Considering the Synology DS1621+ is basically just a compact black box, non-NAS fans mightn’t be able to understand why this one had the TechRadar Pro team so excited.
CPU: AMD Ryzen V1500B (quad-core 2.2 GHz)
RAM: 4GB DDR4 ECC (Dual slot upgradeable to 32GB)
Drive Bays: 6 x 3.5”/2.5” + 2 x M.2 Caching
Max Capacity: 108TB
LAN ports: 4 x RJ-45 1GbE
PCIe Expansion: 1x Gen3 8x Slot
USB 3.0 ports: 3
Hardware Encryption: AES-NI
Dimensions: 282 x 243 x 166 mm
Warranty: 3 years (extendable to 5 years)
Is it its inclusion of dual M.2 NVMe SSD slots? No. The PCIe slot for expansion cards? Nope again! Actually wait… yes, those last two are definitely exciting, but they’re not exactly new, and the DS1621+ truly stands out thanks to something that is: its AMD Ryzen CPU, which is a first for a Synology NAS, and a welcome change in a space that’s dominated by Intel processors.
Of course, businesses that already have a NAS such as Synology’s own excellent DS1618+ might not be so excited, and the upgraded DS1621+ has a lot to prove. But for those businesses who are looking at upgrading from a less-capable NAS, or getting a NAS for the first time, the DS1621+ is worth investigating.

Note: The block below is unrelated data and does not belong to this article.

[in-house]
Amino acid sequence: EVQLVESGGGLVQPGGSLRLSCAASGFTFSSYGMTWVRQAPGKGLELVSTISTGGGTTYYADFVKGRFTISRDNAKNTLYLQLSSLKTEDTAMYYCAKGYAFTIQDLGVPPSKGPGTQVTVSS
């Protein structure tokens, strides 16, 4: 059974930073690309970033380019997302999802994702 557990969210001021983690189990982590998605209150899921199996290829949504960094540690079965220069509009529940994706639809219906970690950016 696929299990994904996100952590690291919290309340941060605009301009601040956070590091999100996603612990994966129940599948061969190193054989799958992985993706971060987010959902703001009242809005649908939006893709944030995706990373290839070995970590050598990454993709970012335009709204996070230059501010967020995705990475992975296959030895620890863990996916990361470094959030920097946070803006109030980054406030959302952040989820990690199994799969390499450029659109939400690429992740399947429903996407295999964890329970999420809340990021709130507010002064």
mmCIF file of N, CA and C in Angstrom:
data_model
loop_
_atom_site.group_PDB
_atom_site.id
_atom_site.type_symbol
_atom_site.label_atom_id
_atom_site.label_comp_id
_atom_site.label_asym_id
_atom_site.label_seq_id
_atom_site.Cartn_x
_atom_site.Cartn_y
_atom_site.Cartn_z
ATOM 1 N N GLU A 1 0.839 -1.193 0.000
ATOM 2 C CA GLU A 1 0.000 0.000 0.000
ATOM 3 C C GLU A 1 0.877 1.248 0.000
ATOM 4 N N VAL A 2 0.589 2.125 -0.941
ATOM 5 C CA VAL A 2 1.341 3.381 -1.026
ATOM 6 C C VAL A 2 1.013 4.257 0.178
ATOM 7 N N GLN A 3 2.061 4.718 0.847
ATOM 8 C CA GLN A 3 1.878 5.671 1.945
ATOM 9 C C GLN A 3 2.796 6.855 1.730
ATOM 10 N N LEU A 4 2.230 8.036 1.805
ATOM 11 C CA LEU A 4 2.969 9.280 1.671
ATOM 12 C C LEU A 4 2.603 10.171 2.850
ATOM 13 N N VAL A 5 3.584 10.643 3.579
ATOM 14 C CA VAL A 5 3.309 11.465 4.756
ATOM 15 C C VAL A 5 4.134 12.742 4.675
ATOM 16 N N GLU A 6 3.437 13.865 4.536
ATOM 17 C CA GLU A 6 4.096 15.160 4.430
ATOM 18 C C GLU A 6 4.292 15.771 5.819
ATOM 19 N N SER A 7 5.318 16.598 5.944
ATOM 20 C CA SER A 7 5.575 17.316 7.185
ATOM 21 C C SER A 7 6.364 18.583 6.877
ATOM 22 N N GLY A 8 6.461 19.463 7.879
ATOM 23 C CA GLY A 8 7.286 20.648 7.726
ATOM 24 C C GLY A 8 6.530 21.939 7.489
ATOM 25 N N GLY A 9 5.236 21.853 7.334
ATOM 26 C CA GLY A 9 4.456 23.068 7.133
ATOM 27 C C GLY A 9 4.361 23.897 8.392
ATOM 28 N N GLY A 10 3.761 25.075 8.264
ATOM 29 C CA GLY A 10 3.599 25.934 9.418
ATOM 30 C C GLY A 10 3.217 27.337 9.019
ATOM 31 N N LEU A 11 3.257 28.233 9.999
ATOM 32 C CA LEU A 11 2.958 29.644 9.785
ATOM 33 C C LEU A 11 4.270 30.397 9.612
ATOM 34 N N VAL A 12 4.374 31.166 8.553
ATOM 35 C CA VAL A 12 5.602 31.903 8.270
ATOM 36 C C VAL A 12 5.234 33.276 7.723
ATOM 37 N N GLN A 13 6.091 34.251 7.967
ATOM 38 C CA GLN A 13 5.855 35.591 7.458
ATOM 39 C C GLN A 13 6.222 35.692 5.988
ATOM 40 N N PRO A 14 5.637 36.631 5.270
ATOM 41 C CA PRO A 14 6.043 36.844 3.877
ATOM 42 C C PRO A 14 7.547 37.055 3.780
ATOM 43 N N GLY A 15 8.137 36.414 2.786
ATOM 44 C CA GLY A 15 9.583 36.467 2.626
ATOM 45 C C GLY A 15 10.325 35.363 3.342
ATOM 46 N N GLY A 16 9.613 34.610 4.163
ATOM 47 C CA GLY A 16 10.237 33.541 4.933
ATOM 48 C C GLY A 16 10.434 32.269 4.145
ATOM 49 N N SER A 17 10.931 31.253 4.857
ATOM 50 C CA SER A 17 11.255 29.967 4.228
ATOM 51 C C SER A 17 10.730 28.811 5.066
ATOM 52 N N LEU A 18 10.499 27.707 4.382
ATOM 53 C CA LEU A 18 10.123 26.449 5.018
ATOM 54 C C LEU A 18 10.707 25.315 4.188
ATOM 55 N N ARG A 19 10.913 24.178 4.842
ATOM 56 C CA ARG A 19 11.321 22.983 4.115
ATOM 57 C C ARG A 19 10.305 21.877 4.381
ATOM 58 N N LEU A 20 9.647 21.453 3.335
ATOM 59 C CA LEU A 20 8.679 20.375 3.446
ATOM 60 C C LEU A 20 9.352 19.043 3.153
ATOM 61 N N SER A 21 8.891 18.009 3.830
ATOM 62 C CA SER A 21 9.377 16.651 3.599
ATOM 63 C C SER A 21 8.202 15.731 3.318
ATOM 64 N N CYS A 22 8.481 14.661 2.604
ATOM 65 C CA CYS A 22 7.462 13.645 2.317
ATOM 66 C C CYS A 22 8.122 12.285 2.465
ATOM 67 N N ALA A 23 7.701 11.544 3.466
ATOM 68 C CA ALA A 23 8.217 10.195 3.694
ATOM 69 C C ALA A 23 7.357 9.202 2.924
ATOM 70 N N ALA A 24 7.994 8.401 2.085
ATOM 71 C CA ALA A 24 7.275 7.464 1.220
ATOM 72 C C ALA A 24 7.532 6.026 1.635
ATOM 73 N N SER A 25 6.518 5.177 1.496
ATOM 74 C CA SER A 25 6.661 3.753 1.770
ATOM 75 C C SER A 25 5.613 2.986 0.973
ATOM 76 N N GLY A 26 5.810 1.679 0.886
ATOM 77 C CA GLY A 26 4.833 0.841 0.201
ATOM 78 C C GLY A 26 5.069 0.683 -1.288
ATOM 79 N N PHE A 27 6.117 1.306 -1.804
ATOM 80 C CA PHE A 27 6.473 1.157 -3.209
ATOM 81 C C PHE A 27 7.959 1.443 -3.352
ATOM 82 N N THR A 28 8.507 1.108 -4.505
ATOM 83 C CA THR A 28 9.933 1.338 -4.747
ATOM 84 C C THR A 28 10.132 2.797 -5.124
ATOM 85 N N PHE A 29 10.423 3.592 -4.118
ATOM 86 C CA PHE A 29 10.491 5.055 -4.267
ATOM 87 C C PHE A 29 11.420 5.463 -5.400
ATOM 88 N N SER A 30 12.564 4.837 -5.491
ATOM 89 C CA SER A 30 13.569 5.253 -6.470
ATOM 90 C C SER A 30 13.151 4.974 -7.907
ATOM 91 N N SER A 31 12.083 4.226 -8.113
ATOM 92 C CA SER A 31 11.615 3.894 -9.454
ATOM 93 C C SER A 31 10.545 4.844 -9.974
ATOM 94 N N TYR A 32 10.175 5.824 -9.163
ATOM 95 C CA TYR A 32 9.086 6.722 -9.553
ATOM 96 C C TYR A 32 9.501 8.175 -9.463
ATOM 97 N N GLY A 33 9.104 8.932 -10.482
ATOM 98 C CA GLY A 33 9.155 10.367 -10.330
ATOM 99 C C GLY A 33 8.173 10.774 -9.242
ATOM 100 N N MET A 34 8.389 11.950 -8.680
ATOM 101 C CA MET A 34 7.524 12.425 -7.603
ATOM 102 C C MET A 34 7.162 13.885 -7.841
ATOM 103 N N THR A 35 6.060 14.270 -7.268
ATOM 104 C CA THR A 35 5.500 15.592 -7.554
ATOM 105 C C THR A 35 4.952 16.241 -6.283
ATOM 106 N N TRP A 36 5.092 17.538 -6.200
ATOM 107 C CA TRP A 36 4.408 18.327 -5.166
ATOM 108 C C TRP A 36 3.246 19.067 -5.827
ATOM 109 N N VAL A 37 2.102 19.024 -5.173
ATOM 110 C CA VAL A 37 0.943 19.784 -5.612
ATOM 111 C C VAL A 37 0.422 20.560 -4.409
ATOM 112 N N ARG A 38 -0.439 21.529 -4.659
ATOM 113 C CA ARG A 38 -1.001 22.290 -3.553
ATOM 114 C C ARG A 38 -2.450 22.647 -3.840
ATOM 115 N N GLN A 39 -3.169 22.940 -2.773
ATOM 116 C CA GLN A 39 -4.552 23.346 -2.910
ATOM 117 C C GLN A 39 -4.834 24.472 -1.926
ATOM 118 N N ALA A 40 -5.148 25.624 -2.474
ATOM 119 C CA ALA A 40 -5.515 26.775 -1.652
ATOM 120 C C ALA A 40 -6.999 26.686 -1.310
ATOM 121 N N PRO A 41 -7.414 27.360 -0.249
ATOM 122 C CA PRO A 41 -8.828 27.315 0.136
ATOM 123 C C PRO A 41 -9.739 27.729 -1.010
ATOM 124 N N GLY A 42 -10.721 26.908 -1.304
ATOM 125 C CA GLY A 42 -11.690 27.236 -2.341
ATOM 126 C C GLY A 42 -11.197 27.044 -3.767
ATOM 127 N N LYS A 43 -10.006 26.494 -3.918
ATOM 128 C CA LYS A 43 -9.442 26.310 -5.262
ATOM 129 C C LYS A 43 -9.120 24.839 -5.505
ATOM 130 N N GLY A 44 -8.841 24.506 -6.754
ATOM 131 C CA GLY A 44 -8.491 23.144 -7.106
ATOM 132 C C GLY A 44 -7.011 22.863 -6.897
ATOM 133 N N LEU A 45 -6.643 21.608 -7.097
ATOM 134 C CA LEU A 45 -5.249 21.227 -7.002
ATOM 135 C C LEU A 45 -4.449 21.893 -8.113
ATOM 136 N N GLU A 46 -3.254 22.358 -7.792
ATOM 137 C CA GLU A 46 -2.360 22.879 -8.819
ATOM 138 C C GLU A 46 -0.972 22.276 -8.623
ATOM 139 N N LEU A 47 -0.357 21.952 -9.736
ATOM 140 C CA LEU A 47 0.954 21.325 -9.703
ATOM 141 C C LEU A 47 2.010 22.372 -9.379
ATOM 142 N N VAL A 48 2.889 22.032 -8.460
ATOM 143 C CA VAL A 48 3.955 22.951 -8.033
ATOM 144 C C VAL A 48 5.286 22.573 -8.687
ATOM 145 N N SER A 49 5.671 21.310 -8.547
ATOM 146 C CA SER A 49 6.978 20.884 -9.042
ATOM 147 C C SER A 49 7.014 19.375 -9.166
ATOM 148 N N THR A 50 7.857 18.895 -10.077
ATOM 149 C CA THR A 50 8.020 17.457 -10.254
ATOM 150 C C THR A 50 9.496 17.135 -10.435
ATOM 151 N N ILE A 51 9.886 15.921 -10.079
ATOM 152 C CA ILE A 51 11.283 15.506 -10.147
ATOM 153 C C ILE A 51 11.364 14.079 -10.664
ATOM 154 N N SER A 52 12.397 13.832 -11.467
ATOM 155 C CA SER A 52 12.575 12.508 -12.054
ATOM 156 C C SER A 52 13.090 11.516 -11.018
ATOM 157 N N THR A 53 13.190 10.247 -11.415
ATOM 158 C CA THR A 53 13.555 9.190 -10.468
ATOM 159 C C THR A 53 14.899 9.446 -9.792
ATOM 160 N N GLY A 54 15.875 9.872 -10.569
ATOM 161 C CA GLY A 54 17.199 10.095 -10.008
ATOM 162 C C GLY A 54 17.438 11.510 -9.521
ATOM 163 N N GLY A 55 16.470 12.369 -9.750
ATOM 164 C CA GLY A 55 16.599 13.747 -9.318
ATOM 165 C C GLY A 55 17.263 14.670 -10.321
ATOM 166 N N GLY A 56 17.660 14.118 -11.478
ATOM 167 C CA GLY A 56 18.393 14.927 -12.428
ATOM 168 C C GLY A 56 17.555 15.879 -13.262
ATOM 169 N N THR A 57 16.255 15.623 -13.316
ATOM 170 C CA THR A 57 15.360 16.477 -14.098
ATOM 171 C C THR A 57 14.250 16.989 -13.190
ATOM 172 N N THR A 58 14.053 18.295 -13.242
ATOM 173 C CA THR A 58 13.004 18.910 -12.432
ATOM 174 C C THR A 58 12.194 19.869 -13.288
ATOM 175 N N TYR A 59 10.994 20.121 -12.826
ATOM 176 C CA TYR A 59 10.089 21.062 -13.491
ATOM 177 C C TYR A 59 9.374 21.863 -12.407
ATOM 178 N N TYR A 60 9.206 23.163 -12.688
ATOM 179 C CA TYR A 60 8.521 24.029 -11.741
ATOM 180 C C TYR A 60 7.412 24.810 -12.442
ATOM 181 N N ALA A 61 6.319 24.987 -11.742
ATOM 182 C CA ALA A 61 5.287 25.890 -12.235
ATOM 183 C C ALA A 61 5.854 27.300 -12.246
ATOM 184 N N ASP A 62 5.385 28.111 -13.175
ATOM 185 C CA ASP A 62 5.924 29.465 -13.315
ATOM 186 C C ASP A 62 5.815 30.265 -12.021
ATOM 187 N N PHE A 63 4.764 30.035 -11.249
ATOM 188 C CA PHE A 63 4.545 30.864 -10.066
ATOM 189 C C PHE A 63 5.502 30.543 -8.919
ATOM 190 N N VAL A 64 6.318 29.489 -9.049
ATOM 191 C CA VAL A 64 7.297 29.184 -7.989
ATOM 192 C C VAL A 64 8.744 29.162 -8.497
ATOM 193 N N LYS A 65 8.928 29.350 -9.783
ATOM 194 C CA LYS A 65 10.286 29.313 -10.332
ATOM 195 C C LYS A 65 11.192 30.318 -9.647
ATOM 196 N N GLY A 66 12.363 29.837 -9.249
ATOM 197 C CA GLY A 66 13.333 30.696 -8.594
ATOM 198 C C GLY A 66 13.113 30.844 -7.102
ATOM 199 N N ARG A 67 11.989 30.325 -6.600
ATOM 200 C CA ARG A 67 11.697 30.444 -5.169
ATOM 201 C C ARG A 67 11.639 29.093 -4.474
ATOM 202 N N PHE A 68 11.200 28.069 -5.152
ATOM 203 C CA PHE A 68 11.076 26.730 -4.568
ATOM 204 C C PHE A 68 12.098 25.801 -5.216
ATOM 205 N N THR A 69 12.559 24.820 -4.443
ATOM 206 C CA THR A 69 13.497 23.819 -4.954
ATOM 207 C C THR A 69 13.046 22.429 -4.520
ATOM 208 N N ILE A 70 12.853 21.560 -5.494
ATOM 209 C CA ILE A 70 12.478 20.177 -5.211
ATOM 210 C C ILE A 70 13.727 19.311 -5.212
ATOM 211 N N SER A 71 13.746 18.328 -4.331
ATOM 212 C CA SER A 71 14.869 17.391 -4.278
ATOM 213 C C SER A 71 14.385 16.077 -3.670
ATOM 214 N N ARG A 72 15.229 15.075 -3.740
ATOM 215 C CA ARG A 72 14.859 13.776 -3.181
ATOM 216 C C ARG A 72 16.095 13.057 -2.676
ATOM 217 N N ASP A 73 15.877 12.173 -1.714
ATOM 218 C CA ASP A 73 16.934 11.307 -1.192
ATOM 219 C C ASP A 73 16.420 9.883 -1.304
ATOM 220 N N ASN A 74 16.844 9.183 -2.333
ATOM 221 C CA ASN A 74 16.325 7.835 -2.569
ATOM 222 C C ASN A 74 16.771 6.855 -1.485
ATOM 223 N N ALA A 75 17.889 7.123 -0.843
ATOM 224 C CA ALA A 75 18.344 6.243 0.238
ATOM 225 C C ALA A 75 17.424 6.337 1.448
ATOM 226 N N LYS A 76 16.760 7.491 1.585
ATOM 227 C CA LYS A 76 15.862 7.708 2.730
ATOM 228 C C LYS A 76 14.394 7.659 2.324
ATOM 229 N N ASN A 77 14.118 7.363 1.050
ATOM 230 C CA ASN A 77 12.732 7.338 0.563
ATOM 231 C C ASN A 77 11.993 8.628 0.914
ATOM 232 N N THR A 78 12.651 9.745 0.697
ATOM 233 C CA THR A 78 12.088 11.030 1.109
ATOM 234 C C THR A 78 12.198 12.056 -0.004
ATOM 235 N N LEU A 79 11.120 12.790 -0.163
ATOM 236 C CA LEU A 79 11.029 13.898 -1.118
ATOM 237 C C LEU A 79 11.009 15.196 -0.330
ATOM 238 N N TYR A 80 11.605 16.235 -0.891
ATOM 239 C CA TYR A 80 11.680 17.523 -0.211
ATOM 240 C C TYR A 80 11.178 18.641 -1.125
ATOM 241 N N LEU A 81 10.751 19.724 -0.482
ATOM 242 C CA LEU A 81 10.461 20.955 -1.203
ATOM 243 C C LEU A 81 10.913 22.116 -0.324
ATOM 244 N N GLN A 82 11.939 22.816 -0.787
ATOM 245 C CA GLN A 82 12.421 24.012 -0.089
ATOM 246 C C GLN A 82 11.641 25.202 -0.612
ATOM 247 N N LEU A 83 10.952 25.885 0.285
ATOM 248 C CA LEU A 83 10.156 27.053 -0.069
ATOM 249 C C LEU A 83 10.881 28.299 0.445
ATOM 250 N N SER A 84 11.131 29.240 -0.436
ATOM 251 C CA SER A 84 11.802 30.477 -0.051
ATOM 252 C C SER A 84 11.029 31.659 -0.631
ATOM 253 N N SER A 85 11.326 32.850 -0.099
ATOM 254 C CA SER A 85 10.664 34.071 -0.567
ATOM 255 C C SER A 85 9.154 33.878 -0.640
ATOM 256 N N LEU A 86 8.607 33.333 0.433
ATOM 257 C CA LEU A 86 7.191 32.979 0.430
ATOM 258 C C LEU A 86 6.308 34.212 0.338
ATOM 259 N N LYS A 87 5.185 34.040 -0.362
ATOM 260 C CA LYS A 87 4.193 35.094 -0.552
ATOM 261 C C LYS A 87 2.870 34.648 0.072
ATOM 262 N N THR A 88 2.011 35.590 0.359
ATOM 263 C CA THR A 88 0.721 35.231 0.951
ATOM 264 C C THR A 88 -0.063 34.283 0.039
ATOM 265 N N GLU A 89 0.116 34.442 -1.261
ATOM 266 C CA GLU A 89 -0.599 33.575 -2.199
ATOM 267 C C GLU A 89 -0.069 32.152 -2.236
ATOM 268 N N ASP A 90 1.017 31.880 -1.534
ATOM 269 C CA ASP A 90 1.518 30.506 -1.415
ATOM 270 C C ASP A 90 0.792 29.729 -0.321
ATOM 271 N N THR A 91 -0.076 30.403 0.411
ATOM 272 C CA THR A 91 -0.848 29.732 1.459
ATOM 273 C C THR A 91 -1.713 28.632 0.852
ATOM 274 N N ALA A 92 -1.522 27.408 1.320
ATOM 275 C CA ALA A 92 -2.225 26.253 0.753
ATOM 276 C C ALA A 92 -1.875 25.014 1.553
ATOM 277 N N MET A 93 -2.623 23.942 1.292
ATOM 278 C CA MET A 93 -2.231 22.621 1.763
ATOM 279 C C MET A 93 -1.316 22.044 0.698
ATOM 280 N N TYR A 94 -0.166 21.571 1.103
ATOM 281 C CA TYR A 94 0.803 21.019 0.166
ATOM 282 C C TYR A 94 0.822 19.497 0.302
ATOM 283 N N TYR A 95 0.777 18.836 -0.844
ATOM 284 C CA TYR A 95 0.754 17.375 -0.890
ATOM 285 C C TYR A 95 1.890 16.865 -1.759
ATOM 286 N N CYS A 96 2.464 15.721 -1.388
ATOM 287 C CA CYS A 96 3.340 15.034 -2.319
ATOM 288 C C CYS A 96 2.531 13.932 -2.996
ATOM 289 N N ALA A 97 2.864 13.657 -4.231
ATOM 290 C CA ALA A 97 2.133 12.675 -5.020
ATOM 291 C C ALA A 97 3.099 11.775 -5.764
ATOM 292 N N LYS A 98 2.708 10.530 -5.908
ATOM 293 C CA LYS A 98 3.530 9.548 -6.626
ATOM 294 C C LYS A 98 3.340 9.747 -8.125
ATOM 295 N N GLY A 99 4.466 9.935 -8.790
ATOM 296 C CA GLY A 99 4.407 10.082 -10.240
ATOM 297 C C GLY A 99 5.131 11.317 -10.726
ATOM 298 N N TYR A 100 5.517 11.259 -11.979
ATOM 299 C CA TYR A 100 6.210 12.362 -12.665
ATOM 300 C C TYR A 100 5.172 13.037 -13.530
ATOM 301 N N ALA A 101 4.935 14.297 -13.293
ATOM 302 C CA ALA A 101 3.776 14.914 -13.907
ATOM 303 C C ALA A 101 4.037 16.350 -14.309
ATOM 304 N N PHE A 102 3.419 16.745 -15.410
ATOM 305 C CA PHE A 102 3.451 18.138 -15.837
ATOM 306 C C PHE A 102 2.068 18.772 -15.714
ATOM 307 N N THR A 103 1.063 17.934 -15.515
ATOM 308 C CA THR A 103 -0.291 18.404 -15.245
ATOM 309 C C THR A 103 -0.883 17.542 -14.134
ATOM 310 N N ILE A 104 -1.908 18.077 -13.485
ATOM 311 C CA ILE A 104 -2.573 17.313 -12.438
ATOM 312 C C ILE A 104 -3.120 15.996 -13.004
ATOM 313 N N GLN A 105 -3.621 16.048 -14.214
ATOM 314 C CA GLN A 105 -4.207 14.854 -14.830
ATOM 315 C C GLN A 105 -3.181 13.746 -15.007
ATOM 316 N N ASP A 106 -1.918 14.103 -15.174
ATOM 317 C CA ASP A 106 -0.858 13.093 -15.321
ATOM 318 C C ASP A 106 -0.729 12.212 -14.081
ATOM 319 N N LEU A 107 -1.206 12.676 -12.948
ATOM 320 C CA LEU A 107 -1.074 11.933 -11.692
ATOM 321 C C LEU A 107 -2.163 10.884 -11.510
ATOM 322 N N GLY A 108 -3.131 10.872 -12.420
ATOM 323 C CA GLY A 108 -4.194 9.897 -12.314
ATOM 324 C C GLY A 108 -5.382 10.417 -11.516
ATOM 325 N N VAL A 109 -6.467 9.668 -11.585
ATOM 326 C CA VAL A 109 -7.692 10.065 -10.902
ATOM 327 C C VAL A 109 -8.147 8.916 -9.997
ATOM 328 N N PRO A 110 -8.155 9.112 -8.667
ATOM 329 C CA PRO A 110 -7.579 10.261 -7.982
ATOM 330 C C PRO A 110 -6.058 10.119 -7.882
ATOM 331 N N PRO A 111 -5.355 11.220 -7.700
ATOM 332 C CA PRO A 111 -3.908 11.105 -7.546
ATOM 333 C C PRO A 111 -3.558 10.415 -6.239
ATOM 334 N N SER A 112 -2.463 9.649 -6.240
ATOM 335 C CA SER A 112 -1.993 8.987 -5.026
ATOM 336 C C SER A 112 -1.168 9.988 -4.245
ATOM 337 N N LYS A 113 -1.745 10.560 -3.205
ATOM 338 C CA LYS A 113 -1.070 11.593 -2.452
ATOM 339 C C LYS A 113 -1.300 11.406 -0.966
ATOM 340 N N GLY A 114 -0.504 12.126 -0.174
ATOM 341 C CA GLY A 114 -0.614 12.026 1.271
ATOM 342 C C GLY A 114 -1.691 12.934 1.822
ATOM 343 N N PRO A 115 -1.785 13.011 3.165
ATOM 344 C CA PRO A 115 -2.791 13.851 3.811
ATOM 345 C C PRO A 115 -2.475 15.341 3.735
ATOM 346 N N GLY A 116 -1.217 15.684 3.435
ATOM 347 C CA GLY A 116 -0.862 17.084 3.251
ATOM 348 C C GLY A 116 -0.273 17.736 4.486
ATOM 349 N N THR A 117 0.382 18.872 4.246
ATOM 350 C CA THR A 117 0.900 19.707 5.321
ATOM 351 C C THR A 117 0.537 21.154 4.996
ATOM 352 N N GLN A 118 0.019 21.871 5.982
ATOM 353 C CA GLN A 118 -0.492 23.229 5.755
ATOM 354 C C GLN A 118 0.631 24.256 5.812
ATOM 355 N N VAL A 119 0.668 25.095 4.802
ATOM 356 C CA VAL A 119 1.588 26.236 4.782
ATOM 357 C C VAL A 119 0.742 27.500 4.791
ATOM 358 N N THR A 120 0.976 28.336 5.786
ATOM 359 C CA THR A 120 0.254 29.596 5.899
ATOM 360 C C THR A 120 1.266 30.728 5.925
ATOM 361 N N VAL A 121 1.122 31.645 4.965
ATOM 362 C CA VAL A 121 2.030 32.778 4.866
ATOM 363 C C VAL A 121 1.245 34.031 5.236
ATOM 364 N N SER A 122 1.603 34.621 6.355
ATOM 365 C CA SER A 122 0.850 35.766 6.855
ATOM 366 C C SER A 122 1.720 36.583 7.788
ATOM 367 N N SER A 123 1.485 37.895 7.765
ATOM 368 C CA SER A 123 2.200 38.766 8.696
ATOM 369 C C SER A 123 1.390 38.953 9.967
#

Synology DS1621+ price and availability
The Synology DS1621+ with the default 4GB of RAM will set you back $799 / £799 / AU$1,499, and adding a 16GB memory upgrade module will cost you an additional $350 / £400 / AU$600.
The DS1621+ also supports PCIe add on cards, including the basic single 10GbE E10G18-T1 for $160 / £150 / AU$250, the dual port E10G18-T2 for $270 / £270 / AU$420, and the dual-port SPF+ ready E10G17-F2 for $280 / £275 / AU$450. It also support a range of third party PCIe network cards, which are listed on the Synology site.
If you fill up the six internal 3.5″ drive bays, the DS1621+’s core storage can be further expanded via eSATA using up to two Synology DX517 Expansion Units, which cost around $570 / £500 / AU$750 each.
Design and features